Date of Award

5-1-1989

Degree Type

Dissertation

University or Center

Atlanta University (AU)

Degree Name

Ph.D.

Department

Political Science

First Advisor

Professor Hashim Gibrill

Abstract

The main objective of this research is to investigate the policymaking apparatus of u.s. foreign policy in its response to famine and hunger disasters. Of crucial importance is the extent that an immediate and effective response to the victims of these disasters is held captive to their race, form of government, or importance to the u.s. view of geopolitics. An effective response is considered in this study to be one which addresses the causes of famine and hunger in a society (armed conflict, debt).

The administration of Ronald Reagan and its response to the African famines of the 1980s can be examined as either an abberation, or consistent with U.S. foreign policy as has been practiced since the dismantling of colonialism.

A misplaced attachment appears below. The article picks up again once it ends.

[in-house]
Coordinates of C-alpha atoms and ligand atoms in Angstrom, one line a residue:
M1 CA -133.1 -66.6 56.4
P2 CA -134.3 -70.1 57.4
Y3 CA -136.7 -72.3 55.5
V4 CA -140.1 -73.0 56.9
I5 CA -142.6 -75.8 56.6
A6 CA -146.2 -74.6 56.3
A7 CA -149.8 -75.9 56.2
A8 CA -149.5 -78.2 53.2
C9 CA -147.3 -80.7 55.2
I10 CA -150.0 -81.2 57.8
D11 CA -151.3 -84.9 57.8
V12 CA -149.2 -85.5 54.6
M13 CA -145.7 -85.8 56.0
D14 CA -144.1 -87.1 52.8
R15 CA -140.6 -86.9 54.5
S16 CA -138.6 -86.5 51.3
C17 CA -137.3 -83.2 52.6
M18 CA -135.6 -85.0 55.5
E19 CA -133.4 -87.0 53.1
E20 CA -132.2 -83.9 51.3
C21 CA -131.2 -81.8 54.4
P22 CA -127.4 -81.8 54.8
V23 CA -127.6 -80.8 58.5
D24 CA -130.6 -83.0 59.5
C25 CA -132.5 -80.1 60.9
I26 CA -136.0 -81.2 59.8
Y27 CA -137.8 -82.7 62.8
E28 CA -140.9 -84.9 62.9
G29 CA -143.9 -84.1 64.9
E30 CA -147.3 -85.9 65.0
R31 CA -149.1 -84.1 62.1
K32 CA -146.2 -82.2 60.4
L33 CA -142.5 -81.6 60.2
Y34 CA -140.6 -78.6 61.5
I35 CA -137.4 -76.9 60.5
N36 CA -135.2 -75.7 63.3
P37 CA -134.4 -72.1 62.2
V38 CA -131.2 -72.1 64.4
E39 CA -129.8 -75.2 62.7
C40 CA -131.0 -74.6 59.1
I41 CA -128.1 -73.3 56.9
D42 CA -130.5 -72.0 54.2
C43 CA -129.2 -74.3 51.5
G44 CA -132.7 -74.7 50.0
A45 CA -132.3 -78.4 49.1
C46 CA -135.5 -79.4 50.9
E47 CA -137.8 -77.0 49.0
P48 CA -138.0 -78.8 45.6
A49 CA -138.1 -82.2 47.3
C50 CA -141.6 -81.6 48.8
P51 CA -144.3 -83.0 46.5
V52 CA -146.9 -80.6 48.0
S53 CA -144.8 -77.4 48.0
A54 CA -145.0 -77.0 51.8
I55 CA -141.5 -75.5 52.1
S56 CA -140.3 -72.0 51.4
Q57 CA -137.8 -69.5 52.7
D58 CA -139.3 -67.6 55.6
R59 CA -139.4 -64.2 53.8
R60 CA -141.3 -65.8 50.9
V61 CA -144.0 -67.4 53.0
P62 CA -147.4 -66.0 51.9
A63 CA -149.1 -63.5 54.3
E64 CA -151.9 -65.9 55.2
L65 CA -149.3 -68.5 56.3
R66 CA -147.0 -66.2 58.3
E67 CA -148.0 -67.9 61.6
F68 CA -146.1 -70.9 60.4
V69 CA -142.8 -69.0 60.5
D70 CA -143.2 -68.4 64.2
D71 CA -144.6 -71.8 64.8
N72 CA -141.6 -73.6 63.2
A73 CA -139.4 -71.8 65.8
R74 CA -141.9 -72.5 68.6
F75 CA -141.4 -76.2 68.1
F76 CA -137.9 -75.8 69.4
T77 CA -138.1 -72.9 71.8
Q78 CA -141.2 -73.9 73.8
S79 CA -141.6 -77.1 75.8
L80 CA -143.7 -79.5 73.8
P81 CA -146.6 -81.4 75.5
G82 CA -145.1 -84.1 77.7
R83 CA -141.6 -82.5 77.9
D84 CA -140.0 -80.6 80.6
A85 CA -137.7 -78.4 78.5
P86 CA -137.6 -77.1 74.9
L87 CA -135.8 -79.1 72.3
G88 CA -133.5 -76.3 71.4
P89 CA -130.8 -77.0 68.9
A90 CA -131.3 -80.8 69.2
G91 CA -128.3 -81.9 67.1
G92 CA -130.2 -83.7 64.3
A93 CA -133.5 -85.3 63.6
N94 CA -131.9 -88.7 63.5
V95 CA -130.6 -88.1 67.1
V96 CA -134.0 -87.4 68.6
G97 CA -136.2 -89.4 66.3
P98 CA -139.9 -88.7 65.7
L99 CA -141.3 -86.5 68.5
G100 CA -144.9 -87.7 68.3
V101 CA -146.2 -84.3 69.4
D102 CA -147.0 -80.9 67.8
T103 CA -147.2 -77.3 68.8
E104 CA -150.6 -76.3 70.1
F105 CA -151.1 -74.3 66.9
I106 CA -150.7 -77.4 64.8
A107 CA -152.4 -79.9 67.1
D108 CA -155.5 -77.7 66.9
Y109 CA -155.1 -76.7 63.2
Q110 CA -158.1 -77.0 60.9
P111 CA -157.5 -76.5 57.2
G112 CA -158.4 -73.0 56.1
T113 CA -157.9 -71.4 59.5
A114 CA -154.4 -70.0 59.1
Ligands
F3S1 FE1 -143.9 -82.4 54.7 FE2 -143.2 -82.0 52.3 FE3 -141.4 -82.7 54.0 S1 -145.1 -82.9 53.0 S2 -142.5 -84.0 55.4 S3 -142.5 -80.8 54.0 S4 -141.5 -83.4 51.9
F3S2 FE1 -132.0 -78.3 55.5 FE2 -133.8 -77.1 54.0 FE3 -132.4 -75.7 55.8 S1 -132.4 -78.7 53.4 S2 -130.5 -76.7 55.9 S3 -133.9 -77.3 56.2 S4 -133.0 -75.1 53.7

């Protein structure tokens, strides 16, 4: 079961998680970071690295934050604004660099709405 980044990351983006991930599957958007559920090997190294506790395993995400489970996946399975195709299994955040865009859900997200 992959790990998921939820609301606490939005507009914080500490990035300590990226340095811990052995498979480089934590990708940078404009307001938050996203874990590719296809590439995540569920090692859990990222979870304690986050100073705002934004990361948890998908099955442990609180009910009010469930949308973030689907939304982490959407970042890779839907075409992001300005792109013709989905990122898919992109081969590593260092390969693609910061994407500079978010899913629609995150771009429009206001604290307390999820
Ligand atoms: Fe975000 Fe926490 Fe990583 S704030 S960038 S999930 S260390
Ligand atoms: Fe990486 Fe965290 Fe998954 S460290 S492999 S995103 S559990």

Ronald Reagan essentially inherited a development structure that was an extension of U.S. economic and political aims. There is a tenuous relationship between U.S. development and emergency relief and humanitarian aspirations.

The President chose to decline attempts to assist African nations under duress by famine, whether such nations were socialist or non-socialist. The threat to eliminate funding from crucial international agencies which combat famine also pointed to an administration that was insensitive to appeals to equate the life of an African with that of an American or a European. The significance of this study is its focus on discerning the structure and decision-making process involved in famine response and hunger prevention. It is also significant as it is one of the early studies to examine the u.s. response to famine in the 1980s.

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